Tag Archive | Sermon on the Mount

Mark 4, Matthew 12 – The Disciples ask “Why?”

READ Mark 4:10-12 (with Matthew 12:10-17)

Yesterday was a look at the first parable of Jesus about the soils (the sower). I imagined how those listeners would have responded to this as they walked home. (See yesterday’s “long” post.)

When the crowd had gone, the disciples came to Him with a question. Mark 4:10.

By looking at Matthew’s fuller account of the disciples coming to Jesus afterwards, we see what they asked Him.

“Why do you speak in parables?” Good Question.

Jesus’s answer, “To YOU has been given the secret of the Kingdom of God, but for THOSE OUTSIDE…everything is in parables.”

Huh? Doesn’t Jesus want everybody to know about the Kingdom of God, and how to get into it????

(Your assignment: Check out the following passages in Matthew and I’ll answer that question – if you still need it – afterwards.

1. Matthew 4:23 – What does this say about what Jesus was doing after He chose his disciples?

2. Matthew 5:1 – 7:29 – (with particular attention to 5:2 and 7:28/29) Okay, What do all these verses show in detail that Jesus was DOING all this time?

3. In the next chapters of Matthew, we see Jesus continuing to heal the sick and deliver the demon possessed (such compassion!) and to teach His OWN DISCIPLES some strong things about persecution and the end times, etc. WHY is He now mostly just teaching THEM??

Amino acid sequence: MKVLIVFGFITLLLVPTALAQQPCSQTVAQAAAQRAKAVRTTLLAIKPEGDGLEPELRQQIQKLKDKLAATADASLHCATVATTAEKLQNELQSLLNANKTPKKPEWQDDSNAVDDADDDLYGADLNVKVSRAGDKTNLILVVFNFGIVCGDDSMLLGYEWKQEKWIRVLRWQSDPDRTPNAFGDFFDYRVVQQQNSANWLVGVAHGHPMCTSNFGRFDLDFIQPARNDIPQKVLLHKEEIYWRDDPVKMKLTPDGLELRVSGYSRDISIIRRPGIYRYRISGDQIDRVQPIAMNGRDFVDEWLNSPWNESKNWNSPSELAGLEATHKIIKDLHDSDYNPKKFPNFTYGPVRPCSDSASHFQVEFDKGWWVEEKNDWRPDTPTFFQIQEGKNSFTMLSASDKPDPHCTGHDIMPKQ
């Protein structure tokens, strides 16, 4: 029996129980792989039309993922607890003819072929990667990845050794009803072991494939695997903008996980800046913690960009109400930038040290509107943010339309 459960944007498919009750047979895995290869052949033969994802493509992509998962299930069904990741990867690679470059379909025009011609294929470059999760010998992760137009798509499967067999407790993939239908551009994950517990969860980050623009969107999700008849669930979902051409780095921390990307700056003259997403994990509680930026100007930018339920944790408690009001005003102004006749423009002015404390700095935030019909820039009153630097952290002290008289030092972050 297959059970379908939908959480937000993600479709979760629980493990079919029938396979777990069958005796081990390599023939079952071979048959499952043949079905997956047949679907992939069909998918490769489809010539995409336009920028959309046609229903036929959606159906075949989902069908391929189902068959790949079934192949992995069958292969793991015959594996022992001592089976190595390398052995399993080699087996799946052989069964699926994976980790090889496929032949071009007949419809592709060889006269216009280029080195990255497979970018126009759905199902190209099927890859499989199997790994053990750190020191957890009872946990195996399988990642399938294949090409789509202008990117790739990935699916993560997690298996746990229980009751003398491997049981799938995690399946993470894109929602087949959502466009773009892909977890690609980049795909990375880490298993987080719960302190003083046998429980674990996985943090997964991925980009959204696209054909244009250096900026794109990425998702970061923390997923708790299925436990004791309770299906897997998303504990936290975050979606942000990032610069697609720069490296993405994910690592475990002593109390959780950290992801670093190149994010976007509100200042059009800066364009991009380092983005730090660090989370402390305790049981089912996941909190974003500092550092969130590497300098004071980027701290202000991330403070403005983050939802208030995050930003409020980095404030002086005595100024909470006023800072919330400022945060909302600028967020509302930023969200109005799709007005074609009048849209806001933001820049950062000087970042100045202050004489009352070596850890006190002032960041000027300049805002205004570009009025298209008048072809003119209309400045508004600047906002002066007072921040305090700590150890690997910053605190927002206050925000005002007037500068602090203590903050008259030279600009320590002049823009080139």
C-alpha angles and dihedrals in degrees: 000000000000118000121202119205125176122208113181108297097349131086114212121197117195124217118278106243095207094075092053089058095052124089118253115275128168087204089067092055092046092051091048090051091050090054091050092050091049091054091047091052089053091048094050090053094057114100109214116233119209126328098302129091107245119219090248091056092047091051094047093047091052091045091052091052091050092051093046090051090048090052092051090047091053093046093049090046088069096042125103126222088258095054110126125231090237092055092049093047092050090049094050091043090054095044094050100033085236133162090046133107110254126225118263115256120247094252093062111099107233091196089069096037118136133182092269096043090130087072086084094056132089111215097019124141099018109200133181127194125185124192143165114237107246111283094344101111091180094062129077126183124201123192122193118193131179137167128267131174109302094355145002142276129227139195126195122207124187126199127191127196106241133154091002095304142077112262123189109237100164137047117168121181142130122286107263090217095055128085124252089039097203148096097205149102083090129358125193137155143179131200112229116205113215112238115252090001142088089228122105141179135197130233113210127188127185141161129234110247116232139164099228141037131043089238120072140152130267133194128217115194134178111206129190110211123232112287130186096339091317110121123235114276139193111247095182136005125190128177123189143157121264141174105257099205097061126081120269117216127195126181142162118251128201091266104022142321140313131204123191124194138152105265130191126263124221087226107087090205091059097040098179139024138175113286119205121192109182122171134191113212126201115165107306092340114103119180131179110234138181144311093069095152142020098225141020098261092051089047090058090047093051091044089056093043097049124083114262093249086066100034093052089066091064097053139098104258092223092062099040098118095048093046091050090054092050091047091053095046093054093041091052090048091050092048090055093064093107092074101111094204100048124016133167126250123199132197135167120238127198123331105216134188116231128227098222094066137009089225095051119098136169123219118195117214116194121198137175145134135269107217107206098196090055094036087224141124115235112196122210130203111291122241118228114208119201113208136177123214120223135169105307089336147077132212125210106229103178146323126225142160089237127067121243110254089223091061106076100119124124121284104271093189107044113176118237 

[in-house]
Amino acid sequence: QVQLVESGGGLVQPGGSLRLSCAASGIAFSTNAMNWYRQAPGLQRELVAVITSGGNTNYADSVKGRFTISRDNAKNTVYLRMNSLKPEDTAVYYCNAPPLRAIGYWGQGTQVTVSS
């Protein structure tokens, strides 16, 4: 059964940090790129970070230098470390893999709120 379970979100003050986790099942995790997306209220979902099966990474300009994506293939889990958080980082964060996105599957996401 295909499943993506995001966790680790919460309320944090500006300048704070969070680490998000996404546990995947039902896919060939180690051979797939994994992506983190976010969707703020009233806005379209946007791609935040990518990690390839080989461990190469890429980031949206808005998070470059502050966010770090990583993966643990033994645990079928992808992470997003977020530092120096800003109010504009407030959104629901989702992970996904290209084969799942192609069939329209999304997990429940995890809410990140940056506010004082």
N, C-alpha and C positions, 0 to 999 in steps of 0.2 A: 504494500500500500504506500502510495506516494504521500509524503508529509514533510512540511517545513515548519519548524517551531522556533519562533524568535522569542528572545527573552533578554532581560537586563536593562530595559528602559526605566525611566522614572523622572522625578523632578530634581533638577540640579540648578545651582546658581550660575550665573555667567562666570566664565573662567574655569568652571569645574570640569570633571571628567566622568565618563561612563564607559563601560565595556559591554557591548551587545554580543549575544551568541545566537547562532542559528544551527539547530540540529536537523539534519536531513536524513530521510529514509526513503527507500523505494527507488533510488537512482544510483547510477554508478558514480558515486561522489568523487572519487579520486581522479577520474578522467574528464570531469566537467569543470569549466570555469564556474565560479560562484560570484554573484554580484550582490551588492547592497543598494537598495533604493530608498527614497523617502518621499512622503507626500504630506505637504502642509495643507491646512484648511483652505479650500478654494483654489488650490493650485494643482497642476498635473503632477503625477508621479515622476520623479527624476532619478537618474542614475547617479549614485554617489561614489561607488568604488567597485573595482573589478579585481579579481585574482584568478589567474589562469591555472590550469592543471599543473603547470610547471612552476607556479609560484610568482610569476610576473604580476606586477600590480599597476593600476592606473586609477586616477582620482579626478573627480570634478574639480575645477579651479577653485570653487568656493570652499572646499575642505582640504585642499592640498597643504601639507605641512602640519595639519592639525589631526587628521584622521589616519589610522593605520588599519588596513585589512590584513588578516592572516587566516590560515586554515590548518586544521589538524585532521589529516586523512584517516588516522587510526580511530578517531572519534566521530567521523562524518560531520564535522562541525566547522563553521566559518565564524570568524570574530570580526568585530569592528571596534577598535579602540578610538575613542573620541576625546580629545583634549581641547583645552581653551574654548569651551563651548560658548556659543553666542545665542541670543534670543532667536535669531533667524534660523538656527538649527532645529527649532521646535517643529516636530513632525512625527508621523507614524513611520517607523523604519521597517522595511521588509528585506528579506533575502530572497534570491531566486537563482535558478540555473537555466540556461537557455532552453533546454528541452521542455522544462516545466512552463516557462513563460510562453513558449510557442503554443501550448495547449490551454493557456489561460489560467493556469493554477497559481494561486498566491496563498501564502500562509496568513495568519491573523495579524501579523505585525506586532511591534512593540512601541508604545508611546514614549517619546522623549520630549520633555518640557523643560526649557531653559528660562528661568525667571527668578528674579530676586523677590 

The end of Matthew 11 shows the Jewish officials accusing him of having an unclean spirit, and his family wanting Him to come away and get some food and rest. (Wednesday’s post)

And THEN…………… he gets into a boat and teaches the crowd on the shore….. in a PARABLE. (Yesterday’s post)

Do you see why?

The crowds have been divided into 1) those who believe and follow Jesus, and 2) those only seeking healing or to hassle Him.

Jesus answers their WHY question here,

“To the one who HAS (belief in Him and understanding of who He is) more will be given and he will have an abundance. BUT from the one who HAS NOT (those who reject Him and his teaching), even what they have (clear teaching to this point) will be taken away.”

“THIS is why I speak to them in parables, because seeing they do NOT see (me as Savior) and hearing, they do NOT hear (my teaching) nor do they understand.”

Got it?

Then Jesus give a blessing to those who DO believe and follow Him,

“Blessed are your eyes, for they see and your ears for they hear. For truly I say to you, many prophets and righteous people longed to see what you see and did not see it, and to hear what you hear and did not hear it.

Then (Mark 4:14-20) Jesus goes on to tell them the meaning of the Parable of the (Sower and the) Soils, which – if they understand – will help to understand the rest of Jesus’ “kingdom” parables.

Don’t Blame Me

Lubeck cathedral

Don’t Blame Me.

These are the ancient words of a poem carved in a gothic, medieval alphabet on a cathedral door in Lubeck, Germany.

Translated into modern English, the words take the form of a frightening poem, calling believers as well as unbelievers to look to ‘the thoughts and  intents’ of their hearts.

 

You call me eternal, then do not seek me
You call me fair, then do not love me
You call me gracious, then do not trust me
You call me just, then do not fear me

You call me life, then do not choose me
You call me light, then do not see me
You call me Lord, then do not respect me
You call me master, then do not obey me

You call me merciful, then do not thank me